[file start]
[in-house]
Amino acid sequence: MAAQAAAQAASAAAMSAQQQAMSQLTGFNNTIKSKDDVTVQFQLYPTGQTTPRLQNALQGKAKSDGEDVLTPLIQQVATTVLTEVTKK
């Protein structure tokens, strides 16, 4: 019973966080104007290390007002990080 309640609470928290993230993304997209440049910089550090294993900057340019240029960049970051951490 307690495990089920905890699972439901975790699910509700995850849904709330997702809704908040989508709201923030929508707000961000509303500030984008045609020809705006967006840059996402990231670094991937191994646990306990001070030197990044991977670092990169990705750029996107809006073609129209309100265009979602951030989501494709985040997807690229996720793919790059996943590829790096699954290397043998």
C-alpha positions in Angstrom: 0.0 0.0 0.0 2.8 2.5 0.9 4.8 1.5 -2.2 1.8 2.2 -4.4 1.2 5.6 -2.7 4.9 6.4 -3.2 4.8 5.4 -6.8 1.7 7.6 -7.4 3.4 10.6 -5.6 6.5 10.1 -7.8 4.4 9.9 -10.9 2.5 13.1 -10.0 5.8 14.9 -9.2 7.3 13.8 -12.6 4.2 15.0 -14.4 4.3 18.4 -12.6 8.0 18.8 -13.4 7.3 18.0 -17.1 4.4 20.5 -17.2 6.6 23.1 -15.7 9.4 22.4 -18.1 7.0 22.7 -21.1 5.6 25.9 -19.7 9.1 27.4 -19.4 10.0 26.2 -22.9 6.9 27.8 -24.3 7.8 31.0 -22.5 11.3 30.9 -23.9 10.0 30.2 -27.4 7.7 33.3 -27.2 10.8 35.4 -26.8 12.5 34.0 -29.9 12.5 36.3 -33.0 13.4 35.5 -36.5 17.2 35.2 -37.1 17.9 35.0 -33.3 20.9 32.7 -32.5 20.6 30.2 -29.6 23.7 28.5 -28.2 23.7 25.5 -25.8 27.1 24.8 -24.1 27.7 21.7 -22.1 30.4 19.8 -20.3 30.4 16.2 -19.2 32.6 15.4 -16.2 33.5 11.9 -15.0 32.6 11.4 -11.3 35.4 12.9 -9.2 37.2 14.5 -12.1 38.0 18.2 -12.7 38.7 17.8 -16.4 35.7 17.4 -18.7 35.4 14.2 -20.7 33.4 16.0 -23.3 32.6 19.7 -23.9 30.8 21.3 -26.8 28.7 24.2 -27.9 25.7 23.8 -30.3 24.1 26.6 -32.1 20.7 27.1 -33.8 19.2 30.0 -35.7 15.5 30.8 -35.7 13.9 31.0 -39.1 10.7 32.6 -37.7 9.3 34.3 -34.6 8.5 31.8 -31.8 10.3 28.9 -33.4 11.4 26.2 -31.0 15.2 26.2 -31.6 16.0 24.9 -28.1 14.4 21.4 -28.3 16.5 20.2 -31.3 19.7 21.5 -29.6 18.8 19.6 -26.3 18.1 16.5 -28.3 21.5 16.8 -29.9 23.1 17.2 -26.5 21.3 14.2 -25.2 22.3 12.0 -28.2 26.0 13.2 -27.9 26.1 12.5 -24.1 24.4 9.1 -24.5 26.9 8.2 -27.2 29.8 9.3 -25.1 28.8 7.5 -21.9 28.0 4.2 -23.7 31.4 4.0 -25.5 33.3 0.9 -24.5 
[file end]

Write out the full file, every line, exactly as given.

[in-house]
Amino acid sequence: MAAQAAAQAASAAAMSAQQQAMSQLTGFNNTIKSKDDVTVQFQLYPTGQTTPRLQNALQGKAKSDGEDVLTPLIQQVATTVLTEVTKK
């Protein structure tokens, strides 16, 4: 019973966080104007290390007002990080 309640609470928290993230993304997209440049910089550090294993900057340019240029960049970051951490 307690495990089920905890699972439901975790699910509700995850849904709330997702809704908040989508709201923030929508707000961000509303500030984008045609020809705006967006840059996402990231670094991937191994646990306990001070030197990044991977670092990169990705750029996107809006073609129209309100265009979602951030989501494709985040997807690229996720793919790059996943590829790096699954290397043998």
C-alpha positions in Angstrom: 0.0 0.0 0.0 2.8 2.5 0.9 4.8 1.5 -2.2 1.8 2.2 -4.4 1.2 5.6 -2.7 4.9 6.4 -3.2 4.8 5.4 -6.8 1.7 7.6 -7.4 3.4 10.6 -5.6 6.5 10.1 -7.8 4.4 9.9 -10.9 2.5 13.1 -10.0 5.8 14.9 -9.2 7.3 13.8 -12.6 4.2 15.0 -14.4 4.3 18.4 -12.6 8.0 18.8 -13.4 7.3 18.0 -17.1 4.4 20.5 -17.2 6.6 23.1 -15.7 9.4 22.4 -18.1 7.0 22.7 -21.1 5.6 25.9 -19.7 9.1 27.4 -19.4 10.0 26.2 -22.9 6.9 27.8 -24.3 7.8 31.0 -22.5 11.3 30.9 -23.9 10.0 30.2 -27.4 7.7 33.3 -27.2 10.8 35.4 -26.8 12.5 34.0 -29.9 12.5 36.3 -33.0 13.4 35.5 -36.5 17.2 35.2 -37.1 17.9 35.0 -33.3 20.9 32.7 -32.5 20.6 30.2 -29.6 23.7 28.5 -28.2 23.7 25.5 -25.8 27.1 24.8 -24.1 27.7 21.7 -22.1 30.4 19.8 -20.3 30.4 16.2 -19.2 32.6 15.4 -16.2 33.5 11.9 -15.0 32.6 11.4 -11.3 35.4 12.9 -9.2 37.2 14.5 -12.1 38.0 18.2 -12.7 38.7 17.8 -16.4 35.7 17.4 -18.7 35.4 14.2 -20.7 33.4 16.0 -23.3 32.6 19.7 -23.9 30.8 21.3 -26.8 28.7 24.2 -27.9 25.7 23.8 -30.3 24.1 26.6 -32.1 20.7 27.1 -33.8 19.2 30.0 -35.7 15.5 30.8 -35.7 13.9 31.0 -39.1 10.7 32.6 -37.7 9.3 34.3 -34.6 8.5 31.8 -31.8 10.3 28.9 -33.4 11.4 26.2 -31.0 15.2 26.2 -31.6 16.0 24.9 -28.1 14.4 21.4 -28.3 16.5 20.2 -31.3 19.7 21.5 -29.6 18.8 19.6 -26.3 18.1 16.5 -28.3 21.5 16.8 -29.9 23.1 17.2 -26.5 21.3 14.2 -25.2 22.3 12.0 -28.2 26.0 13.2 -27.9 26.1 12.5 -24.1 24.4 9.1 -24.5 26.9 8.2 -27.2 29.8 9.3 -25.1 28.8 7.5 -21.9 28.0 4.2 -23.7 31.4 4.0 -25.5 33.3 0.9 -24.5 